Most e-bike batteries sold in North America are lithium-ion, which will provide a minimum of 500 full charge cycles at which point the battery will hold about 80% of its original capacity. Some batteries can deliver up to 1200 charge cycles. If you recharge the battery when it is only 50% depleted, that counts as only 1/2 of one charge cycle. If you usually use your e-bike in pedal-assist mode, combining both pedal power and electric power, you can expect to go 10,000-30,000 miles before replacing your battery. That is a lot of miles on a bicycle.
How much electricity does it take to charge a battery?
Depending on the capacity of the battery, it will usually take 500-800 watt hours (0.4. 0.8 kilowatt hours) to charge the battery. Assuming a rate of 0.10/kWh, it will cost you 5-8 cents for a charge that will last you 20-80 miles.
MOTORS, SPEED PERFORMANCE
What is the difference between Class 1, Class 2 and Class 3 electric bikes?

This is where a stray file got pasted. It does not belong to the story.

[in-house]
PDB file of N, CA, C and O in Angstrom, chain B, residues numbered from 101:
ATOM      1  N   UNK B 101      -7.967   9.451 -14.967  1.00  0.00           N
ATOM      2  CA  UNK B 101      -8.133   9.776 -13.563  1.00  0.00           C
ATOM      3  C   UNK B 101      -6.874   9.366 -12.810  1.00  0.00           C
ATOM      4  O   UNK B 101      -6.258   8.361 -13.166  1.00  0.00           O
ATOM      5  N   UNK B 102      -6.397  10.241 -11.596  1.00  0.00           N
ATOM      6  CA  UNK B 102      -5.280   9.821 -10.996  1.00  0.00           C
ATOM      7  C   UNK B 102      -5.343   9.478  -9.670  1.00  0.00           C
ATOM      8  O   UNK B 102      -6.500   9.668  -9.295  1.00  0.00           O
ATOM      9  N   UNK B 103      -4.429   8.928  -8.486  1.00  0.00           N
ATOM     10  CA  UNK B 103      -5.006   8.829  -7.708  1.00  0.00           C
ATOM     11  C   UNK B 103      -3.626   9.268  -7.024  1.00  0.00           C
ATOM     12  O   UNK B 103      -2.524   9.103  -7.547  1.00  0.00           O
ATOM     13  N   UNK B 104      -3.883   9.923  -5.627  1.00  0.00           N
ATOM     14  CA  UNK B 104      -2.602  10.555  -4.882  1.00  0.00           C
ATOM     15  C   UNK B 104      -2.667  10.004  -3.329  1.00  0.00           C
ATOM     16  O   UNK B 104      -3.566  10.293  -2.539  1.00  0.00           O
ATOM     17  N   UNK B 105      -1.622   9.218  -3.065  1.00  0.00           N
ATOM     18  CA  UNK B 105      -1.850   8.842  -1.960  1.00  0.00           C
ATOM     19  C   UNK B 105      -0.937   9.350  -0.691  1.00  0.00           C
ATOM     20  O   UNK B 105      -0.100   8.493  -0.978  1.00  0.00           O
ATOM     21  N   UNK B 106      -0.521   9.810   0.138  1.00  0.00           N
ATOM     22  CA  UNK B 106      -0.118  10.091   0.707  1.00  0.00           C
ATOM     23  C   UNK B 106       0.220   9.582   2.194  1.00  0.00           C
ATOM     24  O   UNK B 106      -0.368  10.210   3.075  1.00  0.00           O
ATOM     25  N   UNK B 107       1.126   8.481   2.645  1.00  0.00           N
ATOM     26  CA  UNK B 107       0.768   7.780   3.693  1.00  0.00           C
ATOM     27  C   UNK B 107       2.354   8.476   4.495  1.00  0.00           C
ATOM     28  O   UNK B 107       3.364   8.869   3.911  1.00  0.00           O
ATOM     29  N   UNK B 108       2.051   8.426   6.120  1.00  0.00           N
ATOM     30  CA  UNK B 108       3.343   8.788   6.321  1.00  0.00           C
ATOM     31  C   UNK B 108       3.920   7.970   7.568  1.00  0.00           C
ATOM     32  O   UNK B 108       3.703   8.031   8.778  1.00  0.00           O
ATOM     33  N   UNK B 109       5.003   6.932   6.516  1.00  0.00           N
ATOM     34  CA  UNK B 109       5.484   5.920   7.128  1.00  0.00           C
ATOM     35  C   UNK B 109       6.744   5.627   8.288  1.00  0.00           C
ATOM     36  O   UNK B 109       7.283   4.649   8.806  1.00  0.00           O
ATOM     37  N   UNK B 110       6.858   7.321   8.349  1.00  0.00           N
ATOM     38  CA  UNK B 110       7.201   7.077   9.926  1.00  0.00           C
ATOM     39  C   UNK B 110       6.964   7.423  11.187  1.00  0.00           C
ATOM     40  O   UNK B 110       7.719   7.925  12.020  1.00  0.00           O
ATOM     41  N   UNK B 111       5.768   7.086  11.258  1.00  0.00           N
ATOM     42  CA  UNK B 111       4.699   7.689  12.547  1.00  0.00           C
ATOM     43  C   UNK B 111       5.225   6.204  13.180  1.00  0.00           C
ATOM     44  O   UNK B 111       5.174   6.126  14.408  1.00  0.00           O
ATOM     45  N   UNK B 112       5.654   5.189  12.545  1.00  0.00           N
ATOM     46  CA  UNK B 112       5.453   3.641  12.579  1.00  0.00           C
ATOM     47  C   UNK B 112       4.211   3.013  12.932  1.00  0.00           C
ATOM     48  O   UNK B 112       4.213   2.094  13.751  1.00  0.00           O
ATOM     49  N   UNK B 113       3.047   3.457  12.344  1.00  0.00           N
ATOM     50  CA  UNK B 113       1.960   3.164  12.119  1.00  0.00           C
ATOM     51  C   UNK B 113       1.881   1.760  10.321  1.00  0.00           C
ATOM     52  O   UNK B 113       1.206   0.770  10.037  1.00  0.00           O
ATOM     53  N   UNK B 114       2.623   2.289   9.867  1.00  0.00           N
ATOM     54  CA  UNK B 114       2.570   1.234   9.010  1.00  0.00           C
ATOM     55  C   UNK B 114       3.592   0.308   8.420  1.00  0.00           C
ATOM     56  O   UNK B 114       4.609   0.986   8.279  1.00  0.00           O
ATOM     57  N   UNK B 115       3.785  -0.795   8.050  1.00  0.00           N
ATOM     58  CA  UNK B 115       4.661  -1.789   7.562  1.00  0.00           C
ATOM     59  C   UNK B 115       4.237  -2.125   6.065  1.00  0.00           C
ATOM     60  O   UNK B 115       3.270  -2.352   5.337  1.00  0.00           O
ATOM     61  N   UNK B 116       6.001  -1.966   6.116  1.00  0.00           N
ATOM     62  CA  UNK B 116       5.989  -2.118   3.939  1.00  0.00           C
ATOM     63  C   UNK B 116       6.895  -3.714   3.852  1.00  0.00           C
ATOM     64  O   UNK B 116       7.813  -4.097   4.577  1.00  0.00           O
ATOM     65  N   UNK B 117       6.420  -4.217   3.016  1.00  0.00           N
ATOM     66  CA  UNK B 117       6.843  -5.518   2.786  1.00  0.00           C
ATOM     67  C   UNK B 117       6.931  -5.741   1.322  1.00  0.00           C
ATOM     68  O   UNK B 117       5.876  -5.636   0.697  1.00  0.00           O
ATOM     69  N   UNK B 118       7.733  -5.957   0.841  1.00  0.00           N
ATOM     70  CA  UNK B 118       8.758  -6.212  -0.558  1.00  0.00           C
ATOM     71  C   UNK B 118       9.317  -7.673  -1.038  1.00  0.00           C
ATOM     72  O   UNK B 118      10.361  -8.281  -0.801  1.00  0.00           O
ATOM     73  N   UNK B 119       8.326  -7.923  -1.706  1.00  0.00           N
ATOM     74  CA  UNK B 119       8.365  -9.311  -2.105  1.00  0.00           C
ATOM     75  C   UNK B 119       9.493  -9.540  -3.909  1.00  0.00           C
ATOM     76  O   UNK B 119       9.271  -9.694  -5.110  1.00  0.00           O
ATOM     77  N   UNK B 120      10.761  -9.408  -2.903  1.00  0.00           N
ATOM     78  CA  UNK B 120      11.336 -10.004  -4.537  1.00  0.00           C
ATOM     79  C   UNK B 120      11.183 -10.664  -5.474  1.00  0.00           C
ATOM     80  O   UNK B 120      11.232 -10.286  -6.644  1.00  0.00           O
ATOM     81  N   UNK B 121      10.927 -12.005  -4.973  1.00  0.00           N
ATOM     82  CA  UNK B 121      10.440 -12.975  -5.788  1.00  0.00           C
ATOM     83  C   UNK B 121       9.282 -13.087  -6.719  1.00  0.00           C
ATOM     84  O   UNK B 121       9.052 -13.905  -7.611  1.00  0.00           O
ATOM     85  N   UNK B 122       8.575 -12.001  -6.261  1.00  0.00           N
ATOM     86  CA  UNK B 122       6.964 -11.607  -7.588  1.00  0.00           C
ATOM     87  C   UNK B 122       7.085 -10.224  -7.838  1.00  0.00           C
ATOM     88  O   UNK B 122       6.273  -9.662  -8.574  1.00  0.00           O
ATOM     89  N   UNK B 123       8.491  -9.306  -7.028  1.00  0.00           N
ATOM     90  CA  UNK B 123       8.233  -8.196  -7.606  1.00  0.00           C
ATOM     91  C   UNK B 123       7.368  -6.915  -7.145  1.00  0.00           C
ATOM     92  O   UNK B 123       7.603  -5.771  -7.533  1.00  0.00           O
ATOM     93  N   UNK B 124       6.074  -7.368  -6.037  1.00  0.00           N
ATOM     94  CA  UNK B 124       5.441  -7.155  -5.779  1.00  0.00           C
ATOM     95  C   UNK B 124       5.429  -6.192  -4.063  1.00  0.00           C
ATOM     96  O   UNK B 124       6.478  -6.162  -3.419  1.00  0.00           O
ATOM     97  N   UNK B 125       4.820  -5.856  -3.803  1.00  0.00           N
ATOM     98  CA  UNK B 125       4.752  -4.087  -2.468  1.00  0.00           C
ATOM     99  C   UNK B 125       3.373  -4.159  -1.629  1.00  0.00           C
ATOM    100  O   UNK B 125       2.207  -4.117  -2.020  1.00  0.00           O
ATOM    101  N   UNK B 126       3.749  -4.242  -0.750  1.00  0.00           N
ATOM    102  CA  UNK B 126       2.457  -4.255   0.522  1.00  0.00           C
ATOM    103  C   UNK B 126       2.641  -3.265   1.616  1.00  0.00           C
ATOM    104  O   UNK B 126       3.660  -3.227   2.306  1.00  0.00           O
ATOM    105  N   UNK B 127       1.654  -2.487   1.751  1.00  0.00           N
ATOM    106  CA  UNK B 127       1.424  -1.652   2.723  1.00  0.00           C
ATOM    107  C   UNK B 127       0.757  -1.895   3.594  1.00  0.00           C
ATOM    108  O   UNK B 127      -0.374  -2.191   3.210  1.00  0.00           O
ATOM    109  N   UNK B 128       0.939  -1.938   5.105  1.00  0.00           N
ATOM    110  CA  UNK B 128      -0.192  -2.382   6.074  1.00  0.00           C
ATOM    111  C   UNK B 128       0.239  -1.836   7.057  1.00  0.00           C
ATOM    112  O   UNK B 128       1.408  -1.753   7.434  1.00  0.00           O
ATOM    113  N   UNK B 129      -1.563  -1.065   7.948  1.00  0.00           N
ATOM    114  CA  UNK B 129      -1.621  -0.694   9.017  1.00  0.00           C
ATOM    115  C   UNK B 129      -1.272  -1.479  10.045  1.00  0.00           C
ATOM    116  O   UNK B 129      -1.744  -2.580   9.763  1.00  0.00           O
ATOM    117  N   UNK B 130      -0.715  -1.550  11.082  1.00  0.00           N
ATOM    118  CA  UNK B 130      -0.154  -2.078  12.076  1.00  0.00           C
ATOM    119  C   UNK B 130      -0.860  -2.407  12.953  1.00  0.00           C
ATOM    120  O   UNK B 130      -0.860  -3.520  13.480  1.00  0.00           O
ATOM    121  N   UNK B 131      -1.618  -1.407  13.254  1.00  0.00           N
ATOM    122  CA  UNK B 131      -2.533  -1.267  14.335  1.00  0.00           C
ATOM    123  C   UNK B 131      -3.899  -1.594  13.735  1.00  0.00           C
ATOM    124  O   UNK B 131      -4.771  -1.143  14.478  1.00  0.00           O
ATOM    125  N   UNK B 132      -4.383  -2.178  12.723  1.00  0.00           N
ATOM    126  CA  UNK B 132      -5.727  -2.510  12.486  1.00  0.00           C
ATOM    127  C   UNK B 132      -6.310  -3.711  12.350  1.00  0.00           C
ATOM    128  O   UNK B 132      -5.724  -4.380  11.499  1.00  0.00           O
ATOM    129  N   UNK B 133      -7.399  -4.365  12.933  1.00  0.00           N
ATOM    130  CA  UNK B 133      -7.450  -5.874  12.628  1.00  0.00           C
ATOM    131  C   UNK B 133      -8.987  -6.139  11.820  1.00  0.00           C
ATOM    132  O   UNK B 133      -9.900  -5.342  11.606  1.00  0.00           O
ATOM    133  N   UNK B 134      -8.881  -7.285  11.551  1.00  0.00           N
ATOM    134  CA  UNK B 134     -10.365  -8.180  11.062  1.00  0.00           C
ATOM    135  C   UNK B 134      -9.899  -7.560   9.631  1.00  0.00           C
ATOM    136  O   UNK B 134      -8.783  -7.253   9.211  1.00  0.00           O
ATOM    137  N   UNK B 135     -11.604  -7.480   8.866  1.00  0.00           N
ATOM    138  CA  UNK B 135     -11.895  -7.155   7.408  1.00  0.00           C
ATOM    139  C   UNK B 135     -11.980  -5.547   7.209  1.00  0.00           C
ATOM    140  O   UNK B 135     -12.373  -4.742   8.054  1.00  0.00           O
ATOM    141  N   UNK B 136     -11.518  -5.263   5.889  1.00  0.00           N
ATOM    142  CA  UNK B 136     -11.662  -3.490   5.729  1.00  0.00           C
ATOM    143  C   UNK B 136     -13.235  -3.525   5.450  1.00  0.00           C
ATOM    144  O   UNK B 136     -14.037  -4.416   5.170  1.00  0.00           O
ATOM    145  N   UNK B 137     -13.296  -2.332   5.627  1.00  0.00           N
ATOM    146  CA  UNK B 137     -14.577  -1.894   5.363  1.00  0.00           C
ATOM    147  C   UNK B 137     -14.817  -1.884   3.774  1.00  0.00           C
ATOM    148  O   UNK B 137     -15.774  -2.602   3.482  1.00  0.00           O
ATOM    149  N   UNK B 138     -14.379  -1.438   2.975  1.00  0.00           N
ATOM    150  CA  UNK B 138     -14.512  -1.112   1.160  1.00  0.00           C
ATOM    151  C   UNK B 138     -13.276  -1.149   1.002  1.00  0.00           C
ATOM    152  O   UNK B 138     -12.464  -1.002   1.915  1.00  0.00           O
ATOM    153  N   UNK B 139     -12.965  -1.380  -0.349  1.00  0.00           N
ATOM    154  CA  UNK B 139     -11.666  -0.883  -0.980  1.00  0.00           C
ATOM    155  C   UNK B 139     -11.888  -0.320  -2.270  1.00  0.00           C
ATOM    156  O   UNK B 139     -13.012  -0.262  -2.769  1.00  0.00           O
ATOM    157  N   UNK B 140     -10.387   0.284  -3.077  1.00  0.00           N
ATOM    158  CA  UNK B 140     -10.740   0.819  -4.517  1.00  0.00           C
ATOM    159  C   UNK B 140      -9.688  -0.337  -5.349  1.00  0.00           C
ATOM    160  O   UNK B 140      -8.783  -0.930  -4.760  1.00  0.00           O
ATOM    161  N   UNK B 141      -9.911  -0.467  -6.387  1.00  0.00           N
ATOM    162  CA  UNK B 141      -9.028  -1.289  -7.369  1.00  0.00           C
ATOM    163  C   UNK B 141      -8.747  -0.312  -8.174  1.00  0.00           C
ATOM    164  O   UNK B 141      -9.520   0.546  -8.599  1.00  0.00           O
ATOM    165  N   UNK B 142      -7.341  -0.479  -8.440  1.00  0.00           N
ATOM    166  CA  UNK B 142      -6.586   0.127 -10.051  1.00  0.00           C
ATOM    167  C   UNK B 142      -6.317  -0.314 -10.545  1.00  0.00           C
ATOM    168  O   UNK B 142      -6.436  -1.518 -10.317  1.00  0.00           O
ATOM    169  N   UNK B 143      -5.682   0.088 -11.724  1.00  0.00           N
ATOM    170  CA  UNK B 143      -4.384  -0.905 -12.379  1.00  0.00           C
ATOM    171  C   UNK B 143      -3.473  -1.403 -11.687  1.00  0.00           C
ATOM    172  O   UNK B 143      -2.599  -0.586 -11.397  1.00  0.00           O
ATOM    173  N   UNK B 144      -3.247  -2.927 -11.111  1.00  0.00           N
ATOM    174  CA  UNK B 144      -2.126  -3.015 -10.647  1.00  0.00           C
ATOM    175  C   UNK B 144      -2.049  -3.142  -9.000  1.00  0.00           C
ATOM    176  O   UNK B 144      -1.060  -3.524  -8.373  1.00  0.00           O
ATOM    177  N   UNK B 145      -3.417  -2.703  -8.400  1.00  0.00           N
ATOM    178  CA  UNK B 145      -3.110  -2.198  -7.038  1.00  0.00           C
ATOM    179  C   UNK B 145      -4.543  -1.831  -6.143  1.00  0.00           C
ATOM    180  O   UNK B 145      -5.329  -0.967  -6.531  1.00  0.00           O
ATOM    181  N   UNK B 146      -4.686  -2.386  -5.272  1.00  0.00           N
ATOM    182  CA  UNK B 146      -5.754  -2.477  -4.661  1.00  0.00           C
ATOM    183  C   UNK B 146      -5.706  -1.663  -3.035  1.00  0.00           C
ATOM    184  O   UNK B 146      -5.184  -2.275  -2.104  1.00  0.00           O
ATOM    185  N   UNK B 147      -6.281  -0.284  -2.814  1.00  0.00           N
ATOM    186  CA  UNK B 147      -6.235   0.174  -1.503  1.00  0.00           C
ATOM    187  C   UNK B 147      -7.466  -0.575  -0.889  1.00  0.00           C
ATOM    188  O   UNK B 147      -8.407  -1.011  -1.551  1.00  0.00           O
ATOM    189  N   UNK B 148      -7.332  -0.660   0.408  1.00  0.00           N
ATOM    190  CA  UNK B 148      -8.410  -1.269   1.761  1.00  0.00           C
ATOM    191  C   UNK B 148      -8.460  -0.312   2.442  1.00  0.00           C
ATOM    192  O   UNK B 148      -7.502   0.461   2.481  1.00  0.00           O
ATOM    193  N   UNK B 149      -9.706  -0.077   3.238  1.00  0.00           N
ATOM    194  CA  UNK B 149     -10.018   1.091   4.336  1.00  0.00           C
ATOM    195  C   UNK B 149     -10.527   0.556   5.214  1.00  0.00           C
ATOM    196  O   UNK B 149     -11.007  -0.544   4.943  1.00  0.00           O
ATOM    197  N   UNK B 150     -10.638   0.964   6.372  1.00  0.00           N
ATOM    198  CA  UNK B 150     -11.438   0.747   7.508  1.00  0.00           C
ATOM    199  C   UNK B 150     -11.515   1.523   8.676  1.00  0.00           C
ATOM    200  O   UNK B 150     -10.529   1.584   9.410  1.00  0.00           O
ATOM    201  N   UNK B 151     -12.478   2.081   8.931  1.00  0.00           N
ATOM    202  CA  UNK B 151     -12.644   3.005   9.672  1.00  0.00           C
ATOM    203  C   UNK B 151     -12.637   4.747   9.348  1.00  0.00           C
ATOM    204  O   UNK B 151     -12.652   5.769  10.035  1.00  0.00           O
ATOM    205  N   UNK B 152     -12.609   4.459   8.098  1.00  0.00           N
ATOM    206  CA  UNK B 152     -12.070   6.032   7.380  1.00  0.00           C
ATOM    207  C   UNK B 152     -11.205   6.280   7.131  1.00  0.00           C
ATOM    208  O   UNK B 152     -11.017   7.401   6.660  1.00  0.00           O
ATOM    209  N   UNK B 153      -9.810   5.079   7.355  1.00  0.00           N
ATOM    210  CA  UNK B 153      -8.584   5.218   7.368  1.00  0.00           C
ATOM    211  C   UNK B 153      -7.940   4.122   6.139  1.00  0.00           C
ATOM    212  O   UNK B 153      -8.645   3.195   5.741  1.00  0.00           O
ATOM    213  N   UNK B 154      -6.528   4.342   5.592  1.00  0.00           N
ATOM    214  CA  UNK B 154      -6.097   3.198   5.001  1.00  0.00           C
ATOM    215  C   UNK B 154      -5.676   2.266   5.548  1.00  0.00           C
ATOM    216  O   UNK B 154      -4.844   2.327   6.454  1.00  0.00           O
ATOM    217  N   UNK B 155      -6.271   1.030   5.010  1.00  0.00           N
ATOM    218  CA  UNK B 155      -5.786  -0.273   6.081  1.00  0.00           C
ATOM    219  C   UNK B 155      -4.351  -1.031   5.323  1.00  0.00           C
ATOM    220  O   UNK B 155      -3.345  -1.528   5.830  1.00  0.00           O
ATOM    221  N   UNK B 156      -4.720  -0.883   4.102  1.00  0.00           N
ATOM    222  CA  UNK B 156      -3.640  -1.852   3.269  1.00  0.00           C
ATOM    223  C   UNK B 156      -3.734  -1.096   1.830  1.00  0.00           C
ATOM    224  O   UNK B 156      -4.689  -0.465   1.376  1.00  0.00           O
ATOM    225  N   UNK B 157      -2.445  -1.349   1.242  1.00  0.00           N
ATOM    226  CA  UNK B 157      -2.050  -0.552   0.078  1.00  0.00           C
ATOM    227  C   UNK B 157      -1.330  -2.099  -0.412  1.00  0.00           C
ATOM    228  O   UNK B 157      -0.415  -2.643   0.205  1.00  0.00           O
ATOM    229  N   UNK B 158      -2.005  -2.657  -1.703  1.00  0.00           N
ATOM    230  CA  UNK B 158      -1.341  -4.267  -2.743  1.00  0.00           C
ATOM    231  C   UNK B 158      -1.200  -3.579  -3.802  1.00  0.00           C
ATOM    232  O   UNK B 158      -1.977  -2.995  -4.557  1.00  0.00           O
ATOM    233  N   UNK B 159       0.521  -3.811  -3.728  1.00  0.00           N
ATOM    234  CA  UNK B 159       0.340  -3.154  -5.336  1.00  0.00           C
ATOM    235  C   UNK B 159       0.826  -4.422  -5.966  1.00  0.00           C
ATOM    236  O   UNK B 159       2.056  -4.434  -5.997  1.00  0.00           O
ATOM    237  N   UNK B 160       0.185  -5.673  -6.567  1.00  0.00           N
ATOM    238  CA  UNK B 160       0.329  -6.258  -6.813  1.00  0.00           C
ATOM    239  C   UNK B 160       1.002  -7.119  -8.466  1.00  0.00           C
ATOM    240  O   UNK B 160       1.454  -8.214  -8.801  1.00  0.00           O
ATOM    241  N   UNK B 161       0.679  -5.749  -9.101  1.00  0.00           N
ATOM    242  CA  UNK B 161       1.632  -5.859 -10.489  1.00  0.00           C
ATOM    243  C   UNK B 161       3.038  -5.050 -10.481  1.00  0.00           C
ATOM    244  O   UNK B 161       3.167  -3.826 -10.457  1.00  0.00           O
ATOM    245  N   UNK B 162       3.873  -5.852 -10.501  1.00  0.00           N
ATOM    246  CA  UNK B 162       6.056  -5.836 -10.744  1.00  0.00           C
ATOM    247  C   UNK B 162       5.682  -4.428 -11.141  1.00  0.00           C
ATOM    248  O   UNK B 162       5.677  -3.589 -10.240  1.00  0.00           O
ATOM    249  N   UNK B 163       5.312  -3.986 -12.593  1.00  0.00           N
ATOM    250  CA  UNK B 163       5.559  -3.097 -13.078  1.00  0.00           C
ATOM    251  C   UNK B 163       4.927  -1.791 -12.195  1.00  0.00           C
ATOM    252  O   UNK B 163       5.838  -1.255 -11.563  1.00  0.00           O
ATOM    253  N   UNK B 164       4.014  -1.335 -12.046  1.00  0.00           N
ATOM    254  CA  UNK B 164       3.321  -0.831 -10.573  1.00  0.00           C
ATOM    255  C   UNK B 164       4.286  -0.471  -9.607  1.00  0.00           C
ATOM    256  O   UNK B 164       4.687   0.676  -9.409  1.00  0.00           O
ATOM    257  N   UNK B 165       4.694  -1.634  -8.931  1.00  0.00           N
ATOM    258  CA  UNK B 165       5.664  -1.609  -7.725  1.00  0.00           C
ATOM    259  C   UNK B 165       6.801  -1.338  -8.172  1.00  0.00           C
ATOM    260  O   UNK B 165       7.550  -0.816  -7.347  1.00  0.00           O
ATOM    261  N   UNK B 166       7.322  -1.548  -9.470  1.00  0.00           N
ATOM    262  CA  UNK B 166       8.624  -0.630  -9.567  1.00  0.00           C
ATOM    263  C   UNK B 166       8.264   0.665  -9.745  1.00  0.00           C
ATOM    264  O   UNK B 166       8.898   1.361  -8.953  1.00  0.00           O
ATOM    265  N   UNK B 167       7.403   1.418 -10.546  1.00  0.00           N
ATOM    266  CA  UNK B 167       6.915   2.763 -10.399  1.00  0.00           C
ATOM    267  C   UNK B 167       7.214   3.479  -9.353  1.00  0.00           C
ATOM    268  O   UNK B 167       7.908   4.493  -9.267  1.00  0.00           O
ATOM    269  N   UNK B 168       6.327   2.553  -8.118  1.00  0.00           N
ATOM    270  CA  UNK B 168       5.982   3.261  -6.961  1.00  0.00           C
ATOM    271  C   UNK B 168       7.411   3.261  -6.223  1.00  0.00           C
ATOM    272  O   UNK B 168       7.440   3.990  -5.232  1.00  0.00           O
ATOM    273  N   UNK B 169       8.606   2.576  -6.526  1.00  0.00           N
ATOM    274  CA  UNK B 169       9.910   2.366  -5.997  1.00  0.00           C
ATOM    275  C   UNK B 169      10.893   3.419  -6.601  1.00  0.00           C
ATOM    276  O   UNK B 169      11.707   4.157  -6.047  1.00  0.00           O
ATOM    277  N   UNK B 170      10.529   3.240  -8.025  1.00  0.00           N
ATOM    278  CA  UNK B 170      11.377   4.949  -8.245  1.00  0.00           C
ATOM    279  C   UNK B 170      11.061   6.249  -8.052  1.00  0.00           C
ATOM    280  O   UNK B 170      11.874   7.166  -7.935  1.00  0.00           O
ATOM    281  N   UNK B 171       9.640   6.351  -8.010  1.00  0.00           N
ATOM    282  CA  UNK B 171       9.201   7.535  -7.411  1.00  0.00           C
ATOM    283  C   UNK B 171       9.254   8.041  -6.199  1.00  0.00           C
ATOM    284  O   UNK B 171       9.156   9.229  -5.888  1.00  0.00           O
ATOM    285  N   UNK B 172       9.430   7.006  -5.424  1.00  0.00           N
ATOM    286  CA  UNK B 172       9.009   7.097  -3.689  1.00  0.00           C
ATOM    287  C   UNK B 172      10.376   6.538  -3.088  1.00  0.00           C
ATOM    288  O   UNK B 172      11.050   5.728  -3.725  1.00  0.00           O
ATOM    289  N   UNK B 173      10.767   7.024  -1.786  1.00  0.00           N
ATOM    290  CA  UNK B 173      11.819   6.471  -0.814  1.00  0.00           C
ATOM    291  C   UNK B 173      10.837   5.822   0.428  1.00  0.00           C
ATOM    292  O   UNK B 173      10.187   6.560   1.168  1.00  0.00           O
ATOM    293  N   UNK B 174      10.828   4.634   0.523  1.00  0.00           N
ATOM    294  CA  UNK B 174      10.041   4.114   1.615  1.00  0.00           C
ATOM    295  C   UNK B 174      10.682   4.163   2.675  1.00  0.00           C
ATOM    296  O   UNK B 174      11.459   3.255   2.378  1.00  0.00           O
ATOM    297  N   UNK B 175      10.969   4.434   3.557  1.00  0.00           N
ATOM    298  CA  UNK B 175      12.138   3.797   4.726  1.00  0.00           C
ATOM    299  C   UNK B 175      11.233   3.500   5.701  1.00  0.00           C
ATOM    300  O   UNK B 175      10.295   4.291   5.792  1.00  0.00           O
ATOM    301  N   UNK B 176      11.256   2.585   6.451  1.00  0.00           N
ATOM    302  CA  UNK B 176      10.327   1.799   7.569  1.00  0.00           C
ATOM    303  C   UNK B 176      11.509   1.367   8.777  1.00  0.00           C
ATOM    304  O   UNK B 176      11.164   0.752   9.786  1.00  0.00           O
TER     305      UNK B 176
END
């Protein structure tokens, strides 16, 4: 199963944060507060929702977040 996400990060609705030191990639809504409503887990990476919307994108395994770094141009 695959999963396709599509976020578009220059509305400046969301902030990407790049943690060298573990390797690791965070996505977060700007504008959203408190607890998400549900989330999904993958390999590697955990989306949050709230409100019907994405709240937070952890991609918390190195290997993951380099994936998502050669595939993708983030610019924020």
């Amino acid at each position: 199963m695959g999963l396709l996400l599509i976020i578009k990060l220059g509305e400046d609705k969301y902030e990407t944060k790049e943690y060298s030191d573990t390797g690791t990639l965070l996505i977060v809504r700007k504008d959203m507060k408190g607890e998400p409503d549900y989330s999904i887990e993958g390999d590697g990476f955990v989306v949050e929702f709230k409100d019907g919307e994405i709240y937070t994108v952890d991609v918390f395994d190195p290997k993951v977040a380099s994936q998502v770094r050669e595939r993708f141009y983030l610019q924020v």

This system of classifying electric bikes is being adopted by several states as a means of regulating electric bikes. The classifications are as follows:
- Class 1. is a bicycle equipped with a motor that provides assistance only when the rider is pedaling (thus no throttle), and that ceases to provide assistance when the bicycle reaches the speed of 20 miles per hour.
- Class 2. is a bicycle equipped with a throttle that can propel the bike up to a maximum of 20mph with the rider pedaling, and may also have the ability to achieve up to 20mph with the rider assisting, without the use of a throttle.
- Class 3. also known as a “speed pedal-assisted electric bicycle,” is a bicycle equipped with a motor that provides assistance only when the rider is pedaling, and that ceases to provide assistance when the bicycle reaches the speed of 28 miles per hour.
For all classes, the maximum power output is 750 watts (1 h.p.).
Several states, including our neighbor to the north, Washington, have adopted regulations that use this class system. Our home state, Oregon, has not yet done so.